Grieving bad relationships?


By David Joel Miller.

Do you grieve over the end of a bad relationship?

Couple

How to grieve a bad relationship.
Photo courtesy of Pixabay.com

When a relationship ends we all grieve, each in our own way. Grieving is a process and that process can be different for each person. It makes sense to grieve over the loss of someone we love, but many people find themselves going through a period of grief at the end of a bad relationship, and the stages of grief they go through can be a lot like the process for the loss of a loving relationship.

This has occurred not once or a few times in my clinical practice. If it was one person I would not be telling this story out of respect for their confidentiality. But this has happened frequently in the lives of people I see and it is reported in the research on ending relationships.

Bad relationships happen in the romantic area and they happen in our families of origin. There is pain from that unfulfilling relationship whether it involved an unloving or abusive parent or a romance gone bad.

New relationships often start with huge hopes and expectations. A large number do not live up to those expectations. We invest a piece of our heart in every intimate relationship we have ever been in.

Couples get together, with or without the benefit of marriage. They expect this relationship to make them happy. Then the reality sets in they are not happy in this relationship. Many times they find they are miserable.

There may be abuse, addiction, domestic violence, and arguments. In the course of those conflicts, people say things to each other that they can never take back. The relationship hurts.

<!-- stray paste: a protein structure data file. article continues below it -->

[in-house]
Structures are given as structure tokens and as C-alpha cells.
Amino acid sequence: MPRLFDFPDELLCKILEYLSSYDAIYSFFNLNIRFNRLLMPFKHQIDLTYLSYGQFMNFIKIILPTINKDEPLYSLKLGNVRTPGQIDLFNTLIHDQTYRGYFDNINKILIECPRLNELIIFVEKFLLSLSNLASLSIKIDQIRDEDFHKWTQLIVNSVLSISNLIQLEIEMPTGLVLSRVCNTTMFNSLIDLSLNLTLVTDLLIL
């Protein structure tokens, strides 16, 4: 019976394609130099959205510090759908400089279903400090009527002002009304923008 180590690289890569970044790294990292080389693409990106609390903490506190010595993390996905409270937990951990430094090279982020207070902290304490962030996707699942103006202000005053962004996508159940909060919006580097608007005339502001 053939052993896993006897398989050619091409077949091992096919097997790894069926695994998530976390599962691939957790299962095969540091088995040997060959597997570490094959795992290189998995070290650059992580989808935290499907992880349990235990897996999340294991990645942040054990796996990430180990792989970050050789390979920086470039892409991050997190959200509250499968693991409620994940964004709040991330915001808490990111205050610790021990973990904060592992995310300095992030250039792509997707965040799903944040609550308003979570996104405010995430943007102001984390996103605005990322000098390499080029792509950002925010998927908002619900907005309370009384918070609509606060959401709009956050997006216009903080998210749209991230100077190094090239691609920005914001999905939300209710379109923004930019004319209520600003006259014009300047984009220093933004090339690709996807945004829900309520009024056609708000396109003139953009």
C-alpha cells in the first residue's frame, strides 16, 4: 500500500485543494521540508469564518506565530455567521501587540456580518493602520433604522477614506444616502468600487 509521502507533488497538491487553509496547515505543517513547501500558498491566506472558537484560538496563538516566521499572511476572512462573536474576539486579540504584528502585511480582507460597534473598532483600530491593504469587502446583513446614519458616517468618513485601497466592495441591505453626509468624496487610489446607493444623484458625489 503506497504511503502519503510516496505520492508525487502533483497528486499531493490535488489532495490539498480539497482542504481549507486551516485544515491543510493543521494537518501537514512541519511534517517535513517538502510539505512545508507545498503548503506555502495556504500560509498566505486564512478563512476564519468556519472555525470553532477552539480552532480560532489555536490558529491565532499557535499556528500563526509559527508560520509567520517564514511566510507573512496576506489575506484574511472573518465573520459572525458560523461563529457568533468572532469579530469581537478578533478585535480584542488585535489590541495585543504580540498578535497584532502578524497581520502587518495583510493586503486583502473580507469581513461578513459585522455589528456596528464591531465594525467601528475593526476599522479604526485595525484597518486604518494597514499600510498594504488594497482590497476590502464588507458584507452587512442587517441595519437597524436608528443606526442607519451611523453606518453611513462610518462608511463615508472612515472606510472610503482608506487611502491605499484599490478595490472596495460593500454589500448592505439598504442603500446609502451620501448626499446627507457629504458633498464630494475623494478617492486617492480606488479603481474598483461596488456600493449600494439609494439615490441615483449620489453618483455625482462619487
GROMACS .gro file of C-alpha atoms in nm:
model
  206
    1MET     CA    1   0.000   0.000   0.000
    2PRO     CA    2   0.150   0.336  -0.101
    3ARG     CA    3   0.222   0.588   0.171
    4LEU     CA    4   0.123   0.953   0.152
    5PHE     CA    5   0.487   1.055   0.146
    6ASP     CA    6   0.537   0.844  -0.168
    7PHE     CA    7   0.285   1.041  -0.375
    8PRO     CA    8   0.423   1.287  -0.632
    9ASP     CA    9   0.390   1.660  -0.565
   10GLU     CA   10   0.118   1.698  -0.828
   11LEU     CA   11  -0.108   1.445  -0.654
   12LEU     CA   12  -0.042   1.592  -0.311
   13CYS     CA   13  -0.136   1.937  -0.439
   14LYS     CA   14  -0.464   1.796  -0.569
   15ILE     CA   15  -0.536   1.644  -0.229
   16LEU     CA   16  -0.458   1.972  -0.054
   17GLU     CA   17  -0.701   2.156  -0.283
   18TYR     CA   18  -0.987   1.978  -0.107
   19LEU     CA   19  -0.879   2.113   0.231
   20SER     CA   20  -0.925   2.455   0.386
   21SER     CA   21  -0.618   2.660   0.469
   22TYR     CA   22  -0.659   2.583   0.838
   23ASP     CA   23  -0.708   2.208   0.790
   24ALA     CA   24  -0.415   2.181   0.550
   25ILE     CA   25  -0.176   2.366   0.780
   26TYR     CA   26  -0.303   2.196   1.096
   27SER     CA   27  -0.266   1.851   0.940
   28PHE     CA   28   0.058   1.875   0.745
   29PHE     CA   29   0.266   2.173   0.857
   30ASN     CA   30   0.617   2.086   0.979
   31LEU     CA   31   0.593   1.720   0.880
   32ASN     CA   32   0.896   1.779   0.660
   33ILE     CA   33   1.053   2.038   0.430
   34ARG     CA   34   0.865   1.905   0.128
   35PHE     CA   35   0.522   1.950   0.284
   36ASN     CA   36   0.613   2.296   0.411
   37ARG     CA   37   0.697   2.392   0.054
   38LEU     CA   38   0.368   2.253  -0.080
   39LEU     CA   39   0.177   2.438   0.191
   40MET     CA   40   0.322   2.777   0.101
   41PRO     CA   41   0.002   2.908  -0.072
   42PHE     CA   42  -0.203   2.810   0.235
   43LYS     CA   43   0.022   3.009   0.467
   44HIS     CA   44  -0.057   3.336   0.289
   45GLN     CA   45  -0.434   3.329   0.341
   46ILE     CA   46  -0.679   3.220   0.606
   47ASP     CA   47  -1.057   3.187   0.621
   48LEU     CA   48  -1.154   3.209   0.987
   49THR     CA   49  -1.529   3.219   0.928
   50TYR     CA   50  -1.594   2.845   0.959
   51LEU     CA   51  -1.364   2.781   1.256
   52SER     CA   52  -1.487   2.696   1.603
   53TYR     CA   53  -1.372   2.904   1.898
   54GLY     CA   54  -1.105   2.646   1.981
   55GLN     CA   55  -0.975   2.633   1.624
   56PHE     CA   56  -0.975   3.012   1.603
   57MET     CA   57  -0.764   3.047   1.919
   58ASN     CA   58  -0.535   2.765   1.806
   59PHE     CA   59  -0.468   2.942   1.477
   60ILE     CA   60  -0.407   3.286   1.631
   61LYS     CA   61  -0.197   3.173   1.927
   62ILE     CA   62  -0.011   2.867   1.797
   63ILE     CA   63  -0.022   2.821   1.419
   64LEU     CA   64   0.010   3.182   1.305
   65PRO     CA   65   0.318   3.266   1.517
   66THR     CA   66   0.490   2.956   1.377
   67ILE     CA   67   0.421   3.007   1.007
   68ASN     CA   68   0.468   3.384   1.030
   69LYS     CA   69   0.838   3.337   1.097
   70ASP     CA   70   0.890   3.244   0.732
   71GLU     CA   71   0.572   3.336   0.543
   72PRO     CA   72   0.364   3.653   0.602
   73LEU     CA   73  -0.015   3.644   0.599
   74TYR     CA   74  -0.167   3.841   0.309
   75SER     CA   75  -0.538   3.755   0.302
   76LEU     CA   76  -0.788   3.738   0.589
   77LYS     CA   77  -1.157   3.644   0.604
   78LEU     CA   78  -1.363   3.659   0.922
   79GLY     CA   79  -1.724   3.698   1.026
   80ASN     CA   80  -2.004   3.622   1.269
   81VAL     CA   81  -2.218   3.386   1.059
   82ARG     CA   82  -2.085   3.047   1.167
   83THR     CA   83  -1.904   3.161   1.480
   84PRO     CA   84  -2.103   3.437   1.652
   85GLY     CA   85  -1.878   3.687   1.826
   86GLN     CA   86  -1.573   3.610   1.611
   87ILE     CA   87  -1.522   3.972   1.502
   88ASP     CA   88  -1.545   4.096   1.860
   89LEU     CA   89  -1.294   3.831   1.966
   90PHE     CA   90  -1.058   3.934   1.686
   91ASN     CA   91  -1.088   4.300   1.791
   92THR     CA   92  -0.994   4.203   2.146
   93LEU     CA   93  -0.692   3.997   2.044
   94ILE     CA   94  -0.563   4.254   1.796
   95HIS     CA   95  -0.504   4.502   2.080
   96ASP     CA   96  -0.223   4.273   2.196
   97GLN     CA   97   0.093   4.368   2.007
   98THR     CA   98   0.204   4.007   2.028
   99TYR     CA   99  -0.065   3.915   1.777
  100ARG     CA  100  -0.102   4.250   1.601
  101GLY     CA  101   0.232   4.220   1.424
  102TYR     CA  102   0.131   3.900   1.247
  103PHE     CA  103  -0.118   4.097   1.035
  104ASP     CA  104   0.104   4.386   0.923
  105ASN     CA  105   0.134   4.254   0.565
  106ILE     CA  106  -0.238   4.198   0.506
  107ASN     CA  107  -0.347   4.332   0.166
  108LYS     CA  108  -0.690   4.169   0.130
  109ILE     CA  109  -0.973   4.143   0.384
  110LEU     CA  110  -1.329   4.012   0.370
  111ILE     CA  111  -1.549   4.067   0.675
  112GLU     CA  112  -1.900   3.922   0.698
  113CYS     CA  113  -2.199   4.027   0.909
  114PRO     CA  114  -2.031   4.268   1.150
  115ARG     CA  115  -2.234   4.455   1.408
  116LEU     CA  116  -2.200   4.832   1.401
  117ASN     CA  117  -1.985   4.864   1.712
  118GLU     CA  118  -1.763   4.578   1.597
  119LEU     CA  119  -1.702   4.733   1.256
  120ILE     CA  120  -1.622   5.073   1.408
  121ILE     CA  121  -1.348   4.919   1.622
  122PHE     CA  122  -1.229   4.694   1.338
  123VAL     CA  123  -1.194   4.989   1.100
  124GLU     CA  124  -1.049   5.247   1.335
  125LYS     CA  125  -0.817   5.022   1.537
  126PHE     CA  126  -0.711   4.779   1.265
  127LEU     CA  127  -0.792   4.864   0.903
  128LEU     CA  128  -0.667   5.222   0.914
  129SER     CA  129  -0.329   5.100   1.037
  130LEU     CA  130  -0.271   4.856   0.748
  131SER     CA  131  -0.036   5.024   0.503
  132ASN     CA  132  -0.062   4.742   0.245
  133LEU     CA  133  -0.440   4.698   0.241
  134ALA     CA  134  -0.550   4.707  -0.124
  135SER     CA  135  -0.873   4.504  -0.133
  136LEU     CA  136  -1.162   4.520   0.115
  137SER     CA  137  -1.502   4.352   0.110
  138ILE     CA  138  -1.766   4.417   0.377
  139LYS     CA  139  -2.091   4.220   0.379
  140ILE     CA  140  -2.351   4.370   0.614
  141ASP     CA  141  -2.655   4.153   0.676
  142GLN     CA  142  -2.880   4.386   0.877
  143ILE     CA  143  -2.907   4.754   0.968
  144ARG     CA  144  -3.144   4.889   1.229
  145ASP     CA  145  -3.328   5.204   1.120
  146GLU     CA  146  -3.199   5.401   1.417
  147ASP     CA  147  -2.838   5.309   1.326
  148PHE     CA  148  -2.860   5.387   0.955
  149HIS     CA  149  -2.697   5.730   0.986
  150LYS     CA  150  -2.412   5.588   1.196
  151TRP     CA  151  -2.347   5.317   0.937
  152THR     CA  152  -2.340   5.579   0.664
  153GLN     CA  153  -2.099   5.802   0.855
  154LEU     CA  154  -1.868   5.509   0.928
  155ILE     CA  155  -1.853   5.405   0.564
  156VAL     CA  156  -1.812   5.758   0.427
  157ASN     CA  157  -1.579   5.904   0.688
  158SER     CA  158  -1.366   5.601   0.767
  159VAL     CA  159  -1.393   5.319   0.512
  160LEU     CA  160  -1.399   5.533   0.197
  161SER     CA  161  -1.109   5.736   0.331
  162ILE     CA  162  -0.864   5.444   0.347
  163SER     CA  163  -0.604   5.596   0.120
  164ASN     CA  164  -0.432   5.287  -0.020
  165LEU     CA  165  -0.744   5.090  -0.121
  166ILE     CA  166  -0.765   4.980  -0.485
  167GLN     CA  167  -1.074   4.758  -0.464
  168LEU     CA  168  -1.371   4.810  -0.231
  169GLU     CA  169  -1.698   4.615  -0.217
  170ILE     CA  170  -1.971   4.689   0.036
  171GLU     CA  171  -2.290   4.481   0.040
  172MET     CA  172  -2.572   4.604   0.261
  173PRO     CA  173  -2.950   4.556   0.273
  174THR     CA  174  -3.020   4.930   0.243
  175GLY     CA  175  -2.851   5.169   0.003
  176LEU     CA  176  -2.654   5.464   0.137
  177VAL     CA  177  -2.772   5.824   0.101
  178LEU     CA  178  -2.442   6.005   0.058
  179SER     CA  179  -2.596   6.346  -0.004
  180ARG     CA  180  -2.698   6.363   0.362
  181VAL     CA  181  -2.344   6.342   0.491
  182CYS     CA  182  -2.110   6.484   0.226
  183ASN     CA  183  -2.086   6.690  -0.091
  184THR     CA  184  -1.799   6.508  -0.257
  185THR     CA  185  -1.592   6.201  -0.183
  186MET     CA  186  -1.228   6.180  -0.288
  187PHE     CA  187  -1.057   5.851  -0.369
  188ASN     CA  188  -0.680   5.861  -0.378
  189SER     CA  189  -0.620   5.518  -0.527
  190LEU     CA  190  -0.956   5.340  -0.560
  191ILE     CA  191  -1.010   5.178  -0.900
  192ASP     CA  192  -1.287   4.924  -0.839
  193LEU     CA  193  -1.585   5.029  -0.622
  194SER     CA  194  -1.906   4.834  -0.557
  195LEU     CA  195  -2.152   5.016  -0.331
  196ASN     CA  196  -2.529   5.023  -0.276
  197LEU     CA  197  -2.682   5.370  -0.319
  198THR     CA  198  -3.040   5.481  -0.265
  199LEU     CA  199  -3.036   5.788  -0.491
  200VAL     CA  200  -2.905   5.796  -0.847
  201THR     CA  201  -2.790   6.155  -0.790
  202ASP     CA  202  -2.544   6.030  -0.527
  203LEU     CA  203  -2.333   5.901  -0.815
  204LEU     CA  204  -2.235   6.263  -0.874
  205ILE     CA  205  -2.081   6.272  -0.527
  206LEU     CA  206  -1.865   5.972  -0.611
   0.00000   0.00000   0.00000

Ending the relationship does not end the pain.

You may have grown up in an unloving home. The parent was addicted, abusive or just unable to provide the affection you wanted and needed. Depressed parents, parents with their own mental or emotional issues may not be able to give those things they do not have themselves. The cycle of emotional unavailability can pass down through generations.

Children who were abused by parents, placed in foster care to protect them, still may miss that parent.   More than one of these youth, upon reaching adulthood will leave the foster care system to return to the family that abused them.

What they miss is not the reality of unloving parents but the loss of that dream that someday somehow they will be reconciled to those parents and find love.

Couples often grieve not for the loss of the relationship that never was good but for the loss of that dream that in this relationship they might find the loving other that would make them happy.

What many find out is that this other can never make them happy, happiness is an inside job. No amount of effort will make some troubled relationships whole. Often times ending a relationship is the best thing for both people involved. Other times they end the relationship and discover that they are still unhappy.

When any relationship ends, good or bad what we most grieve is the loss of potential, the end of the dreams that someday, somehow this relationship will meet our needs. We grieve when we lose a good relationship and we grieve when the troubled ones end.

We grieve mostly at the end of each relationship over the loss of what might have been.

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For more about David Joel Miller and my work in the areas of mental health, substance abuse and Co-occurring disorders see the about the author page. For information about my other writing work beyond this blog check out my Google+ page or the Facebook author’s page, up under David Joel Miller. Posts to the “books, trainings, and classes” category will tell you about those activities. If you are in the Fresno California area, information about my private practice is at counselorfresno.com. A list of books I have read and can recommend is over at Recommended books.

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